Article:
Expect the unexpected

It has been a while since I last posted.  I have been busy teaching and going to school full time to get my master’s in educational leadership.  This fall has been one of change and growth.  With a few weeks off for the holidays, I have some time to reflect about the past few months.

This summer, I was supposed to train for the Santa Rosa Marathon to qualify for Boston.  I was supposed to spend my time in Florida doing my long runs on the beach.  I was supposed to use my time there to acclimate to the humidity for training purposes.  I was supposed to spend the mornings swimming and the afternoons running getting myself in peak condition for my races.  I was supposed to go galavanting in the Santa Cruz mountains for hours at a time.  I was supposed to run…a lot.  But that didn’t happen; something went wrong.  Somehow, my body decided that it had a different idea, and after a long debate and fight, I finally decided to listen.

Looking back, I still can’t figure out exactly what went wrong.  Sure, I probably upped my mileage too quickly prior to the San Francisco half marathon.  I probably upped my pace too much as well.  I probably made the transition from trails to pavement too quickly.  But every time I started to hurt, I backed off, or so I thought.  But maybe, the issues started well before the half marathon.

After the half marathon, I felt great (physically speaking).  I remember getting home and waking up the next day, and wanting to go for a run.  I was excited by the short amount of recovery time I required.  And then everything somehow fell apart.  After flying to Florida that night, I arrived the next morning feeling sore.  I told myself it must be DOMS.  I went for a run to stretch, but I still had a nagging ache behind my knee.  After cutting my run short, I took a few advil, and figured it would be better the next day.

After a quick run

After a quick run

Every day it got worse.  My back started to ache, my hips were tight.  When I ran, the aching behind my knee became a sharp pain.  This wasn’t what I expected, this wasn’t what I wanted.  I decided to join the YMCA whilst on vacation, and I hesitatingly took the next five days off running.  Instead I spent my training time swimming, biking, and lifting.  I also spent 20 minutes a day strengthening my core.  After my five day hiatus, I tried to run (after taking a few advil), and while it was a bit better, my knee was still not right.  Disappointed, I ended up spending the majority of my training time in the gym, and ran once every few days, trying to ignore the pain.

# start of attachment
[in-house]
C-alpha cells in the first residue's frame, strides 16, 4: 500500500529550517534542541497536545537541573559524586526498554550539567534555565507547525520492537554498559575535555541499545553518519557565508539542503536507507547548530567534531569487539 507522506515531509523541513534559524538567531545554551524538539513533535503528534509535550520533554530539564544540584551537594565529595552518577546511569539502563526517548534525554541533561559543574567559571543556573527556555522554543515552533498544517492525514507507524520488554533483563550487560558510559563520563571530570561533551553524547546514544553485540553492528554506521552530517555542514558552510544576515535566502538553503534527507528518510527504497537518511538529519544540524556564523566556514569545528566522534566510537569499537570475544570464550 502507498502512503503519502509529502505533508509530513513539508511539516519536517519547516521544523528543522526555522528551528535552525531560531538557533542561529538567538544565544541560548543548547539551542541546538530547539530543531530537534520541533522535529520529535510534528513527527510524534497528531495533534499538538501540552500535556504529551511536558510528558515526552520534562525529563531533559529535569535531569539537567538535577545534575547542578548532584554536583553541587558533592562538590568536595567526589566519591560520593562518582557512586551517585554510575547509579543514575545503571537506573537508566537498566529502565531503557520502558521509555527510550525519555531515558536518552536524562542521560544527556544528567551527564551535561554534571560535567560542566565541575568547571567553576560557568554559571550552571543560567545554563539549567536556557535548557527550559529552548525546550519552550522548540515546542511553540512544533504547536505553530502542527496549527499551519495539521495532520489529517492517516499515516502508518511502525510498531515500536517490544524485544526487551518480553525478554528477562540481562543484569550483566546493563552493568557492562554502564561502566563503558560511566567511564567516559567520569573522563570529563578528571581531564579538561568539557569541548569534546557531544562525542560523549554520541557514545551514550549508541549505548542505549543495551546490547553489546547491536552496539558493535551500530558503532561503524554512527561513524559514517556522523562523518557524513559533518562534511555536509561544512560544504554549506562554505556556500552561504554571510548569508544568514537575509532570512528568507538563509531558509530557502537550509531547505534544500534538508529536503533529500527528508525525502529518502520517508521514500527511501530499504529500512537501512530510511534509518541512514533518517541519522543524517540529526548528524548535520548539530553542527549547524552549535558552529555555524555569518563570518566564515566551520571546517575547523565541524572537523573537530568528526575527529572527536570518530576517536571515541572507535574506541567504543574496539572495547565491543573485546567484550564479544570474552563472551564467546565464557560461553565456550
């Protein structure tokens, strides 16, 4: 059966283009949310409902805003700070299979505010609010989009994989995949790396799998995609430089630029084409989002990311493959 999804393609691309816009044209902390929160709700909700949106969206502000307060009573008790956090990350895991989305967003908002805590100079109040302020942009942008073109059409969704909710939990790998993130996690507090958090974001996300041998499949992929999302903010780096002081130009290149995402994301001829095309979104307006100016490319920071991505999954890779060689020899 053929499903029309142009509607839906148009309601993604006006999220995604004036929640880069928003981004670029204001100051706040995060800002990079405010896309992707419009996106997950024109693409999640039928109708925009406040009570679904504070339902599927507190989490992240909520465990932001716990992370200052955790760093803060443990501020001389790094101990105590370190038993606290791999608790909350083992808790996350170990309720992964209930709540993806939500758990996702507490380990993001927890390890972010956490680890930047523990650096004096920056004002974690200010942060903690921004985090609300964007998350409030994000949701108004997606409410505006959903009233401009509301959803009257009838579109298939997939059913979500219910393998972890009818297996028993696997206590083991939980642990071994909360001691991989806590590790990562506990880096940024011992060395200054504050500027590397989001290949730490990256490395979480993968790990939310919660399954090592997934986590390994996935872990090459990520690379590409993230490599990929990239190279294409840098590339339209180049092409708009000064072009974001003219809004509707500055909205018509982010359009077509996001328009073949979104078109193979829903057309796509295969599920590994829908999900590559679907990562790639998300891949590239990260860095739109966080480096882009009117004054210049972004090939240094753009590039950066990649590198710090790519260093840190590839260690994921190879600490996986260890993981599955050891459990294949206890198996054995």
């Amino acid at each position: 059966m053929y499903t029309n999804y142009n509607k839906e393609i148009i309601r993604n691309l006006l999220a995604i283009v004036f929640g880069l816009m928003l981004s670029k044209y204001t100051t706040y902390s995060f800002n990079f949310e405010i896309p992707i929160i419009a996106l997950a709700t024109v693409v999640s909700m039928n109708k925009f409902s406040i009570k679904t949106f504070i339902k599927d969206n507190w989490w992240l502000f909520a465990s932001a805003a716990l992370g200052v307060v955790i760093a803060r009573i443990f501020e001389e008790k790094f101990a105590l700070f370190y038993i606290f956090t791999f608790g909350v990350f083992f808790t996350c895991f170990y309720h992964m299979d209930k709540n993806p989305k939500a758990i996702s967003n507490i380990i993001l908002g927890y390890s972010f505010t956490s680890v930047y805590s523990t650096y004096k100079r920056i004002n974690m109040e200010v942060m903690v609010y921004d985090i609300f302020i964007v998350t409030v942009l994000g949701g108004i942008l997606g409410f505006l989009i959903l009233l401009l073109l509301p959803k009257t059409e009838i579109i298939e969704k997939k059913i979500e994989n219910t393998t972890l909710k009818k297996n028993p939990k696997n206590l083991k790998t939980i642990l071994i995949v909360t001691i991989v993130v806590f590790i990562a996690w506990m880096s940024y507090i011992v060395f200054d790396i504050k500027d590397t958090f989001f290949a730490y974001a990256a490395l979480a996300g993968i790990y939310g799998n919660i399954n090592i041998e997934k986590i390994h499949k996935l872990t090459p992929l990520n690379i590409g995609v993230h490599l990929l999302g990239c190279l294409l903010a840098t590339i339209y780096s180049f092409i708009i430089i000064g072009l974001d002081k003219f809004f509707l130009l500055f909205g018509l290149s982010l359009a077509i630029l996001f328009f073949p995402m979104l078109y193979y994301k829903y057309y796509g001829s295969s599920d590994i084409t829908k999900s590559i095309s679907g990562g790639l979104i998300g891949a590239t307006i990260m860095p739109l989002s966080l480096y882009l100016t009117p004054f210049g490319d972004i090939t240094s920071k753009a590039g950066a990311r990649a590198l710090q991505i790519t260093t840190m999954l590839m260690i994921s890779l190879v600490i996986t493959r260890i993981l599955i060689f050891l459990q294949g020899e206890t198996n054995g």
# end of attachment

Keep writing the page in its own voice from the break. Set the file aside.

When I returned home, I went to the doctor.  After getting an MRI on my knee, the doctor said I had a baker’s cyst that ruptured.  It caused some irritation and it would take some time to heal, but it wasn’t anything too disconcerting.  During my time off, my back decided to go out (specifically my SI joint).  Nothing seemed to be going my way.  I felt like my body was betraying me.

exploring trails in Florida

exploring trails in Florida

I have spent the past four months in and out of doctors offices, chiropractors, and acupuncturists, Almost all of my workout time has been in the gym… biking, lifting weights, or swimming.

I have not been running.

Being unable to run has given me the opportunity to think… perhaps too much, about running and why I run.  I couldn’t help but think that there was another component to my injuries.  It was while I was at my acupuncturist that I realized this poignantly.  After an hour of working on me, she said at the end of the session, “you know, I have to tell you, I think that most of your physical ailments are manifestations of emotional issues.”  Woah.  What?  This was something I never heard before from a doctor.  I needed to think about this.

After spending so much time being overweight, I started to see that perhaps, I was merely replacing one addictive behavior with another.  However, as a friend said, “at least it’s a healthy one.”  While this may be true, my unbalanced approach to running created physical/muscular imbalances that I now understand and have the time to correct.  In essence, I am rebuilding my body.  However, the emotional component is just as important.  I am learning that my deep seeded fears of gaining back the weight, of not attaining my goals, and of (perceived) failure have manifested themselves through unhealthy coping mechanisms.  I have been forced to face the facts that I am impatient, I am an addict, and I am a control freak.  Much of that need for control was being trapped in my hips and my back.

Having injuries has forced me to face these issues head on.  I have to allow myself time to heal, I am unable to get my “runner’s high,” and I have limited control over my recovery of my injuries.  It sucks.  But as I am allowing myself to physically heal, I am also allowing myself to emotionally heal.  I find myself asking questions like why do I need to run?  Why do I have addictive tendencies?  Why do I need to be in control?  And so many of my answers find their way back to fear… fear of the unknown… fear of gaining weight…. fear of stasis.
As I slowly return to running, I am taking it one day at a time.  While it is tempting to start running two, three, and four days a week, I know that will lead me down the same road.  I have been learning patience and a new kind of discipline.  I no longer think that I’m only running one day a week, but I now realize that I am running, and I try to enjoy every moment.


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